The critical failure of covenant theology is the “failure to distinguish who would get the sign versus who would be an heir of the covenant.” This leads Lane to argue a novel point, which explains the title (“compound reading”). The original promise in Gen. 17 does not mean “believers and their seed,” but simply to “Abraham and his seed.” So while the command of circumcision was perpetual, the promise that God would be God “to you and your seed” was only to Abraham. So only Abraham could claim this promise. This is the “double reading” of Gen. 17 (reading 1 is Abraham and his seed; reading 2 is “believers” and their seed). He concludes that from Gen. 17 covenant theologians cannot prove that their physical offspring are in the covenant. He urges that Bullinger, nor Calvin justify this second reading (Gen. 17 = “believers and their seed”). “No where do the Scriptures directly state that the infants of covenant members are themselves also covenant members. No where do the Scriptures use the expression, to believers and their seed, or its equivalent. Rather the promise is consistently said to be spoken to Abraham and his seed.”
RESPONSE - I hope that I have fairly represented Lane’s argument and presentation. It provides some helpful historical information, as well as engages the arguments from a new angle. However, when I got to the end of the presentation, I found myself feeling as though his view rested on a trivial and almost ridiculous point. What the covenant promise means is simply, “Abraham and his seed” and this only applies to Abraham. The fundamental covenant theology error here is assuming that covenantal inclusion extended beyond Abraham’s immediate children.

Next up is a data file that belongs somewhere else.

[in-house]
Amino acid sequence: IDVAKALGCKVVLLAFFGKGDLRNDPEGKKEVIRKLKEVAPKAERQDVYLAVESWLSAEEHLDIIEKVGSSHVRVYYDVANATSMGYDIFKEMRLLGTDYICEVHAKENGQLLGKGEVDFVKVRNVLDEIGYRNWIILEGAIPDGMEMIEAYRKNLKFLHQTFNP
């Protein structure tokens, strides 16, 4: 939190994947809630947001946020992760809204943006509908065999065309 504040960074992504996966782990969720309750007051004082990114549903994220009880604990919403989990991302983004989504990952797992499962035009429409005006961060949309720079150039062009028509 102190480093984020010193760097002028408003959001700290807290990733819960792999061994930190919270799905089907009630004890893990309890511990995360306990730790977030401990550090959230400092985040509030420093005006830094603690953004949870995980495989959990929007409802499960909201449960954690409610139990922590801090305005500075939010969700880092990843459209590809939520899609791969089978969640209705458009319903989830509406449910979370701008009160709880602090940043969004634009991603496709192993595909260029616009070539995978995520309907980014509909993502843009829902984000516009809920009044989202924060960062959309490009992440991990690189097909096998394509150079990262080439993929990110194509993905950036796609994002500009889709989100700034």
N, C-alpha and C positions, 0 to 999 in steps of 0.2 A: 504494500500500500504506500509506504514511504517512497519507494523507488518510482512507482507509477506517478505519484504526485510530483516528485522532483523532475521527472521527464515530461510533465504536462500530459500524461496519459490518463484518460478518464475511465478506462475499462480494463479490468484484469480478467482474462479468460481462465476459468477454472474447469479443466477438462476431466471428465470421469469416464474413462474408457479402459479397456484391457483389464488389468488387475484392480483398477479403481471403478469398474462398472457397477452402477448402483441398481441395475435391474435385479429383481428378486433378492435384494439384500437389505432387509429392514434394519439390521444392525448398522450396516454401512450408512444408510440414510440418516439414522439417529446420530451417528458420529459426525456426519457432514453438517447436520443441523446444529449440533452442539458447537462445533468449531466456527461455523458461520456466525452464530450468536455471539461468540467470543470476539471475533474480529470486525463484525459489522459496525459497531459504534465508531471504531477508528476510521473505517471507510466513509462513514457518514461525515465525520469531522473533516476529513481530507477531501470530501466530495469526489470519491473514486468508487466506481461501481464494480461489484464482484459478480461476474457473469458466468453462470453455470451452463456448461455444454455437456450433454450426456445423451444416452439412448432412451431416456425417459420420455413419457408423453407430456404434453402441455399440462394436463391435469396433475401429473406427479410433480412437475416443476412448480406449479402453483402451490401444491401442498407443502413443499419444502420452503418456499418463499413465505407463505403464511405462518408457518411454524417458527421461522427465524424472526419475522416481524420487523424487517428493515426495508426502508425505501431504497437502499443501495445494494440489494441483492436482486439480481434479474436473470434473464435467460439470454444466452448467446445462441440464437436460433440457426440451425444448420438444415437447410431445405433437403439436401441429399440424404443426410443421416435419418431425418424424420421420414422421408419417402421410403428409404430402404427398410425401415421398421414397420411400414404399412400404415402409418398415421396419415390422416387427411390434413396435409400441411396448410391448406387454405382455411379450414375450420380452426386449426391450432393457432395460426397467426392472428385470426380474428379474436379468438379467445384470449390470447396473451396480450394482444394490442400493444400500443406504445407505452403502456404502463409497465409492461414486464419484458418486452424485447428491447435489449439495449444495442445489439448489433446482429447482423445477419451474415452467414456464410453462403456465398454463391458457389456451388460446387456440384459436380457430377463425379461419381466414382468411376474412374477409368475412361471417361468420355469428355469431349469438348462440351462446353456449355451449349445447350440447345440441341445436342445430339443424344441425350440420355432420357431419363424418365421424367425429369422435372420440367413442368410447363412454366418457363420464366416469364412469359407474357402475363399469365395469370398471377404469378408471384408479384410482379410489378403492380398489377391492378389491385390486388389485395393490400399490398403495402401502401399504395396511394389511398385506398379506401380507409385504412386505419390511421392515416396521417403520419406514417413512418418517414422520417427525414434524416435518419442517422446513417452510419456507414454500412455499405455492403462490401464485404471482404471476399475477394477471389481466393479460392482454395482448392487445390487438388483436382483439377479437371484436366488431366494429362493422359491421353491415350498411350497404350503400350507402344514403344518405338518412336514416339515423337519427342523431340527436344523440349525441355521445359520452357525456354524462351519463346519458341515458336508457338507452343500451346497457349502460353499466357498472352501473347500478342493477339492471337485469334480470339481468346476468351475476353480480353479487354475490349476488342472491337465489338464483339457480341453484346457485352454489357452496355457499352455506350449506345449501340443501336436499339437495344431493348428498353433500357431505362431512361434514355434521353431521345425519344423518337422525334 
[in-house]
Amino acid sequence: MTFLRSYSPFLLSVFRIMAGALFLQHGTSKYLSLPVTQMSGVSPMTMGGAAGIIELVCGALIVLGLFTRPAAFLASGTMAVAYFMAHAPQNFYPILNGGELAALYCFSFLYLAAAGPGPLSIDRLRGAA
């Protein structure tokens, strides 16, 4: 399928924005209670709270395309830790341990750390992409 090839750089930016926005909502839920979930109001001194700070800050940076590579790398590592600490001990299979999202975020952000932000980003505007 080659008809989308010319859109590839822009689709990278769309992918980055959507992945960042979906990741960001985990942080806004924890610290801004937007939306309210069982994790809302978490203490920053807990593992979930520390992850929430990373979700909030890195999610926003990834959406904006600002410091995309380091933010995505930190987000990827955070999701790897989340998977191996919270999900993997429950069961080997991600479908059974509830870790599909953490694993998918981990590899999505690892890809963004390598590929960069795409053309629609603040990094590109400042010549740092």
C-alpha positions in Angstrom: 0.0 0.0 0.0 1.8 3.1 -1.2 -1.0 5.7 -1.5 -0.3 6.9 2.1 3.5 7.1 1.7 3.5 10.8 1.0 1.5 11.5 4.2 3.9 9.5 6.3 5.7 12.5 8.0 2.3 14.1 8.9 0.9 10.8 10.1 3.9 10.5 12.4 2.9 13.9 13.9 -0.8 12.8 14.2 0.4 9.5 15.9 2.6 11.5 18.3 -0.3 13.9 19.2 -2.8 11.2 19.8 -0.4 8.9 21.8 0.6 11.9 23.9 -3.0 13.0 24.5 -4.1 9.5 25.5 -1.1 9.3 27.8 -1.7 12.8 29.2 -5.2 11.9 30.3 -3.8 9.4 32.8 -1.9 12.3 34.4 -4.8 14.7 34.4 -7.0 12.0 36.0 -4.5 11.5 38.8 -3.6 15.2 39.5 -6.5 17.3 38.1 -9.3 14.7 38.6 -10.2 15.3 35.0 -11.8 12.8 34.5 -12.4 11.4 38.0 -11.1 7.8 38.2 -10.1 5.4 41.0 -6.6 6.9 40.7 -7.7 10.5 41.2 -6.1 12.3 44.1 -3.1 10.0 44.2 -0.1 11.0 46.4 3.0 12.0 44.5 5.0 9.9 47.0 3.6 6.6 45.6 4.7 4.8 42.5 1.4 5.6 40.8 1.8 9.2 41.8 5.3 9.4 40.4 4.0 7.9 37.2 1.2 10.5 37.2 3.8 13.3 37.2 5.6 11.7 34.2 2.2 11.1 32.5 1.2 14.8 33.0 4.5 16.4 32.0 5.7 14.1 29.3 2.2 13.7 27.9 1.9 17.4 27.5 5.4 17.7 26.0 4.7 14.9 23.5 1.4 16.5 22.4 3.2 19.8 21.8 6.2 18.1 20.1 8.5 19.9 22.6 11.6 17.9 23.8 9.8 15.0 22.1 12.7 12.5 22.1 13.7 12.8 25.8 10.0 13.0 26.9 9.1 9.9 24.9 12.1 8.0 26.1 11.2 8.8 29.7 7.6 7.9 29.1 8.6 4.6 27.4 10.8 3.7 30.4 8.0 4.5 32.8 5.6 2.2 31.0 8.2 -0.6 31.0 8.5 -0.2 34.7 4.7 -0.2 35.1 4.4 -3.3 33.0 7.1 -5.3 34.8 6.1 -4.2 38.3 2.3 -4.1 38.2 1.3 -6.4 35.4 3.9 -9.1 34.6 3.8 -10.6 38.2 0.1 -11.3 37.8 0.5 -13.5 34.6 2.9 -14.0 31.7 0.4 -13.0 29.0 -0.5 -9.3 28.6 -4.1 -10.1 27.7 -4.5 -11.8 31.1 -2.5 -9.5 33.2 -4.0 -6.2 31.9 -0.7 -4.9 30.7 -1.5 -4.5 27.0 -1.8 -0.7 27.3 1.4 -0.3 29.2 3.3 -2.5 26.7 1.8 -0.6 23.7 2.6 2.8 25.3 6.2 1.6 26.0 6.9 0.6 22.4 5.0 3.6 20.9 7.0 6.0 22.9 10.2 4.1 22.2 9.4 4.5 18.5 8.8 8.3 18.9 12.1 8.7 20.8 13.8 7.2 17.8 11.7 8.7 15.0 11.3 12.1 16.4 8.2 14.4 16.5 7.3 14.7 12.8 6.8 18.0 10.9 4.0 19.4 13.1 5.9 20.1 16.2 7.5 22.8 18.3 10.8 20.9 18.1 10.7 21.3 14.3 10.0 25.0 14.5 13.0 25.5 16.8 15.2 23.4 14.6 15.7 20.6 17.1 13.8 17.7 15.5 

Really? I think this would be news for the Jews, to say the least. So Isaac had no exegetical right to think his kids were covenant kids? Jacob, Moses, David should have considered their children to be “outside of the covenant”? Now Lane grants that circumcision should have been perpetually applied, but then why do that? Now circumcision really has an arbitrary sense. At least with regular Baptists it only means the “physical” – but the implication here is that it does not certify inclusion into the Abrahamic covenant. Again, I think this would not be a popular OT class, taught in OT times.
Scriptural Challenges to Lane’s “Only Abraham” thesis –
- When Gen. 17:9 says, “Now as for you, you shall keep My covenant, you and your descendants after you,” it adds the phrase, “throughout their generations.” That would seem to be inconsistent with Lane’s reading.
- Genesis 17:8 teaches succession in “being their God” (i.e., Israel): “I will give to you and to your descendants after you, the land of your sojournings, all the land of Canaan, for an everlasting possession; and I will be their God.”